Jonathan Young

It’s campaign season; are you ready?

Here comes an endless barrage of ads on TV, on the radio and online. Sometimes it feels like there’s no escape.

Although political campaigns can be annoying, elections are important, whether we’re talking about the race for president or city council. In fact, people often don’t realize that in many ways it’s the local races that affect their lives most directly.

Ironic, isn’t it, that these are also the races that often get the least attention and are hardest to find information about?

Community newspapers, like this one, are often the only media paying attention to your school board or city council elections. People count on us.

In the city where I live, we’ve been without a community newspaper for almost a year since Lillie Suburban Newspapers folded last fall. I’m not sure if anyone will put together a voters guide for November’s election in my area, but at ABC Newspapers we’re already on the job preparing voters guides for our readers.

Shortly after the Aug. 11 primary I sat down and updated an election spreadsheet that has more than 200 rows. It lists the various offices on the ballot in our coverage area, as well as each candidate’s name, contact information and more. Over the next month and a half, our newsroom will put together guides for roughly 50 races, many of which include more than two candidates. That’s a lot of races for a newsroom of four (including our sportswriter).

Even though it’s time-consuming, we’re excited to do this work and provide our communities with valuable information that’s difficult, if not impossible, to find elsewhere. Our voters guides are consistently among our most in-demand content for good reason.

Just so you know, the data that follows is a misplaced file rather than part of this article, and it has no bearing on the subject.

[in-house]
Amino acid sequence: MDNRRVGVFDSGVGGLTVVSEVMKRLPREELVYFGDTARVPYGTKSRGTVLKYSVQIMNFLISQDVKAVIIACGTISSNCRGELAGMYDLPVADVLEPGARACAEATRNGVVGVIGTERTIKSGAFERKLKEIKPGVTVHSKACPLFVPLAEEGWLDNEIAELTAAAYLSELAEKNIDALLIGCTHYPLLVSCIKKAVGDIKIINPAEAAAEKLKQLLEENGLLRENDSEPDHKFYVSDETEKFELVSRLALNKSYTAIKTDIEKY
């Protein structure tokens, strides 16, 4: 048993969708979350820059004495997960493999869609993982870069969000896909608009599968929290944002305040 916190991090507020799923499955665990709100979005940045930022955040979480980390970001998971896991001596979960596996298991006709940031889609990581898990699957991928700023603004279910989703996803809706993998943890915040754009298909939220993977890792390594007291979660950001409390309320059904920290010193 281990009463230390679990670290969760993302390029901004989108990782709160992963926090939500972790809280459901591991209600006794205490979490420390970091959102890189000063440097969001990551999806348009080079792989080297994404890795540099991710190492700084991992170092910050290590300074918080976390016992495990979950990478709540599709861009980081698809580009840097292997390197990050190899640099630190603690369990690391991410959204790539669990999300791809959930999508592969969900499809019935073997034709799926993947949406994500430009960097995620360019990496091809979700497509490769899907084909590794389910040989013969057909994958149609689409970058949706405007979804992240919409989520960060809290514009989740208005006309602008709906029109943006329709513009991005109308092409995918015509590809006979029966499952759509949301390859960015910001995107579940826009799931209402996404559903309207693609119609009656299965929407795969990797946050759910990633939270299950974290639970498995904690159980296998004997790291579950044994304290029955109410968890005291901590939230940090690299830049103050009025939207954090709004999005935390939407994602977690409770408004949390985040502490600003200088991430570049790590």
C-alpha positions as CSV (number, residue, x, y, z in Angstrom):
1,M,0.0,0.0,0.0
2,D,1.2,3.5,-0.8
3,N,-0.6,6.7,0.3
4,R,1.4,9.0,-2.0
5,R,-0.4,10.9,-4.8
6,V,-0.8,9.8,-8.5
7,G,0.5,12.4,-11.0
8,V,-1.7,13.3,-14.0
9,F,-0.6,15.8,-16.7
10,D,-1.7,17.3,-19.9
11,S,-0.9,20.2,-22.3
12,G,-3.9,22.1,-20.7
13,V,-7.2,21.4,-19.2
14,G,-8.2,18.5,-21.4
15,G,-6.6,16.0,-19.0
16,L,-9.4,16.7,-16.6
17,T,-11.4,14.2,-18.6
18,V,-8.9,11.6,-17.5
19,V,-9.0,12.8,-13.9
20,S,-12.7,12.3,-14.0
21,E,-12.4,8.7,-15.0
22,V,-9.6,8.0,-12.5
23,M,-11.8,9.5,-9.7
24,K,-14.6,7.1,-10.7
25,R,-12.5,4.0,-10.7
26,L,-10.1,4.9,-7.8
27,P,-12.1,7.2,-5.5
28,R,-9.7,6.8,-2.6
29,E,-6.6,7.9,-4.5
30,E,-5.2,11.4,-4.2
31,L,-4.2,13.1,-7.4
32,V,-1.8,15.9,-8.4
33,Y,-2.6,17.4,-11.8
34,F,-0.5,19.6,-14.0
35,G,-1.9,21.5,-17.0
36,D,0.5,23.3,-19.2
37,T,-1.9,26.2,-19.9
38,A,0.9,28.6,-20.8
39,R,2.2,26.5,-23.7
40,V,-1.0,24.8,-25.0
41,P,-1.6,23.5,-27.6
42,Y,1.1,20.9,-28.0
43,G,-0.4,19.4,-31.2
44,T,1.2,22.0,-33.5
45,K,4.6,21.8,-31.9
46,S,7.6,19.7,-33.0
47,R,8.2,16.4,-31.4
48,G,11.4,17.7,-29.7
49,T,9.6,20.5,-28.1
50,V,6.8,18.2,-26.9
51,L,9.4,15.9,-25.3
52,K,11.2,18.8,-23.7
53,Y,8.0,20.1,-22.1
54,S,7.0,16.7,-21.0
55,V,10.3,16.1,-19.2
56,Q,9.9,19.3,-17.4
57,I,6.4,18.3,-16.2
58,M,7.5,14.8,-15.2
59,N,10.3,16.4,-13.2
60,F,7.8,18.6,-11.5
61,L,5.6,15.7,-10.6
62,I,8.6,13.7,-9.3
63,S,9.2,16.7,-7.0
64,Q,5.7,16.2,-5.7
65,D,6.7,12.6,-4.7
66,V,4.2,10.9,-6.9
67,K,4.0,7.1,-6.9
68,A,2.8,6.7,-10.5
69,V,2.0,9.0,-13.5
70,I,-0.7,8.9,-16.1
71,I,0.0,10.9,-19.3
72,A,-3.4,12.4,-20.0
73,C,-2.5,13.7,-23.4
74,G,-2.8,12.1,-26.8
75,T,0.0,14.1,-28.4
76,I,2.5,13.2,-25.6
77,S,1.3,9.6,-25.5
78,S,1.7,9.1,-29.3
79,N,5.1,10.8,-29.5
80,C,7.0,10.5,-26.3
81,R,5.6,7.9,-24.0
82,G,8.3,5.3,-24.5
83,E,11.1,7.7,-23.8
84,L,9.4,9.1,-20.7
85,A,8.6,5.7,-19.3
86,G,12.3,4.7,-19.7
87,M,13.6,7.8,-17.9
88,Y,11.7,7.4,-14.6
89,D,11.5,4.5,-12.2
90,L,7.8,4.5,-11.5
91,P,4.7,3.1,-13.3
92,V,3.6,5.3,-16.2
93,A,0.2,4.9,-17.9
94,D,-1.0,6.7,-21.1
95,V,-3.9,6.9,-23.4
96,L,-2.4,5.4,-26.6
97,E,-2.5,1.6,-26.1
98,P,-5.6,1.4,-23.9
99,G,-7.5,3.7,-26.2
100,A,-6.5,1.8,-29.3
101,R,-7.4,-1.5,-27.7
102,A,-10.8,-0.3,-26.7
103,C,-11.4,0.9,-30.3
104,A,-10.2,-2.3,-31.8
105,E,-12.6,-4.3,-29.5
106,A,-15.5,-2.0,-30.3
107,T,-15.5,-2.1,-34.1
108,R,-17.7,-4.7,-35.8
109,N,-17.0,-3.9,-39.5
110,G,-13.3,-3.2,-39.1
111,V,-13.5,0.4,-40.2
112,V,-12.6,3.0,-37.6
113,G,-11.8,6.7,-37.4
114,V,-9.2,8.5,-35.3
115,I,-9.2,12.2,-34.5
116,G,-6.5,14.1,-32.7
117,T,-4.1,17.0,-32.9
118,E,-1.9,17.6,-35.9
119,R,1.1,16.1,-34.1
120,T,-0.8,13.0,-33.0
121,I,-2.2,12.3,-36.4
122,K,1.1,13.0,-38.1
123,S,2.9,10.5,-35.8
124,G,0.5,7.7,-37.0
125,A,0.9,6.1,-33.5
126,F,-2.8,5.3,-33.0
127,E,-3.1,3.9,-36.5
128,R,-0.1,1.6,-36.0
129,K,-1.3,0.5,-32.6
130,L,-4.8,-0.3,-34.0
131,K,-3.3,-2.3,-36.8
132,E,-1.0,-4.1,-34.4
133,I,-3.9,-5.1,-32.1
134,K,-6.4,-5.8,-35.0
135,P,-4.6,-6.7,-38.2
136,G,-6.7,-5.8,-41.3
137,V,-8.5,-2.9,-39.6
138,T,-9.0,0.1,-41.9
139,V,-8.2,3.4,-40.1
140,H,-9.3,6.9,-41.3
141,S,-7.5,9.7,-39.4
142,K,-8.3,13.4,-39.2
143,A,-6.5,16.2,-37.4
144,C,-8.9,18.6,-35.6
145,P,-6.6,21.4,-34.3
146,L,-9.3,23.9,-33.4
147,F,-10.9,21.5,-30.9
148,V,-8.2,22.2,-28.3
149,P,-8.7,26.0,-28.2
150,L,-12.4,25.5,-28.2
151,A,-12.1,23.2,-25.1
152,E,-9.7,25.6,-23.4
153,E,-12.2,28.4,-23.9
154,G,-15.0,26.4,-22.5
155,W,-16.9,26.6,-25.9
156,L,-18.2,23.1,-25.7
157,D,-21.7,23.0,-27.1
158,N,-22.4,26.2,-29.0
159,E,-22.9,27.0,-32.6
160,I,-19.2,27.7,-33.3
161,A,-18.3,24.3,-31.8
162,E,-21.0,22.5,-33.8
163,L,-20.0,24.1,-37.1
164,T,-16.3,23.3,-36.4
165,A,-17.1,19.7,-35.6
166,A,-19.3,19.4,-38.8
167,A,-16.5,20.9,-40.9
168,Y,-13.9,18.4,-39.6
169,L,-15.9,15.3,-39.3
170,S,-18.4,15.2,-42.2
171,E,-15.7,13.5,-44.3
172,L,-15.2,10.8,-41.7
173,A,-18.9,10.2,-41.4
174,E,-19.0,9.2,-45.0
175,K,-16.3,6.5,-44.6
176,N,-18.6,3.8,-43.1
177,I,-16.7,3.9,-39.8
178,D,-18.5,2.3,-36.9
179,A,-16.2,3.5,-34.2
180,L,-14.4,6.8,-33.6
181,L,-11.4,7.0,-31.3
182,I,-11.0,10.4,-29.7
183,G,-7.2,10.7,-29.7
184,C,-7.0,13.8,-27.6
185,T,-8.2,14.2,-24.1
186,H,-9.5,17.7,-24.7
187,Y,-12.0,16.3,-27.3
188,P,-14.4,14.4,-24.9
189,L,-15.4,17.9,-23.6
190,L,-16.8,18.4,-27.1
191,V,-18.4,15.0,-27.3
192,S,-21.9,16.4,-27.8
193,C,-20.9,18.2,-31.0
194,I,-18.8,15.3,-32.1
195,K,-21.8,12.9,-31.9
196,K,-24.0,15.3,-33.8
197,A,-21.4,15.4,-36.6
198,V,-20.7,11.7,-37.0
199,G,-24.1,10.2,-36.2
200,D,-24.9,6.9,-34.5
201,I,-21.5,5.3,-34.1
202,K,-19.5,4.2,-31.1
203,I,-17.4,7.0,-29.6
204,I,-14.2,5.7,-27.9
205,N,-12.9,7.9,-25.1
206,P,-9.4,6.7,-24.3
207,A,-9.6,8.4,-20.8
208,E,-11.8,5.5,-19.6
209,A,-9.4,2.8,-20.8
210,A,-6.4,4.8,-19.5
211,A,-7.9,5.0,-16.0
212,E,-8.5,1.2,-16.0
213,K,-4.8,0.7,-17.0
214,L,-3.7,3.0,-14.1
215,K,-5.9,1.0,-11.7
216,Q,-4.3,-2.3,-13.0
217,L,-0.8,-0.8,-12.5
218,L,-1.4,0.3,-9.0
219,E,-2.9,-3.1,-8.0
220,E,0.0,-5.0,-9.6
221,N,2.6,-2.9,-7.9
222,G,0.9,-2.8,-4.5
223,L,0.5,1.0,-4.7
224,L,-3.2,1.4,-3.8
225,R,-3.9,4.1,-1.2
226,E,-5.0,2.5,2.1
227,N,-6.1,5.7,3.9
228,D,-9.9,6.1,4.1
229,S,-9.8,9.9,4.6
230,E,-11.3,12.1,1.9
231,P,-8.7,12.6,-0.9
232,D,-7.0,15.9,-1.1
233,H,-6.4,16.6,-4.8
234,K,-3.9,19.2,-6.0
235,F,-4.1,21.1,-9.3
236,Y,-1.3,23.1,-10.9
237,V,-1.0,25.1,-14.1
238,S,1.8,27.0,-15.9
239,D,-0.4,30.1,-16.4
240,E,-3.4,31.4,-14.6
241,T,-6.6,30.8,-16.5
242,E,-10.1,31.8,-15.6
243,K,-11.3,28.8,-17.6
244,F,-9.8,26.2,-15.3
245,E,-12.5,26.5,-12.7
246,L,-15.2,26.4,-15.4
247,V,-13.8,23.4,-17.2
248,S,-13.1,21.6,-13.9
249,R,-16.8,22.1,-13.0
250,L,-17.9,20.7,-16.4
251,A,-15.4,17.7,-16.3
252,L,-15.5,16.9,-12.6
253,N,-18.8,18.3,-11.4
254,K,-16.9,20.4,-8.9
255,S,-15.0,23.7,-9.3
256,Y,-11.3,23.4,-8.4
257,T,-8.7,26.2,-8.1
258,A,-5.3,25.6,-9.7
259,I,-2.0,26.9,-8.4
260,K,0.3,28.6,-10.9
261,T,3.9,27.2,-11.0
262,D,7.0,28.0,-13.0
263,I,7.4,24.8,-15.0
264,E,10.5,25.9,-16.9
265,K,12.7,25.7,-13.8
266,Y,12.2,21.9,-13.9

That demand is one reason the company had to make a difficult decision: We’re putting our election coverage and voters guides behind our website’s paywall. In other words, anyone who wants unlimited access to our guides will have to pay for it (print subscribers, don’t worry — online access is included with all paid print subscriptions). As always, non-subscribers will be able to access three premium online articles per month, which includes voters guides. After that they’ll have to pay to read more. They don’t have to subscribe for a whole year if they don’t want to, because there are also affordable monthly options.

This paywall policy isn’t new. The company followed it in 2018 as well, but in a presidential election year I expect more people to notice.

To be honest, I wish we could make the voters guides freely available as a public service, but it takes a lot of time and effort and costs a lot of money to create local news content. That makes it difficult to simply give away our most in-demand content for free online.

We need readers to recognize the value of the content and be willing to pay for it to keep our business sustainable so our communities can rely on us into the future.

To those of you who already subscribe, thank you! I mean it when I say you’re what makes this important work possible.


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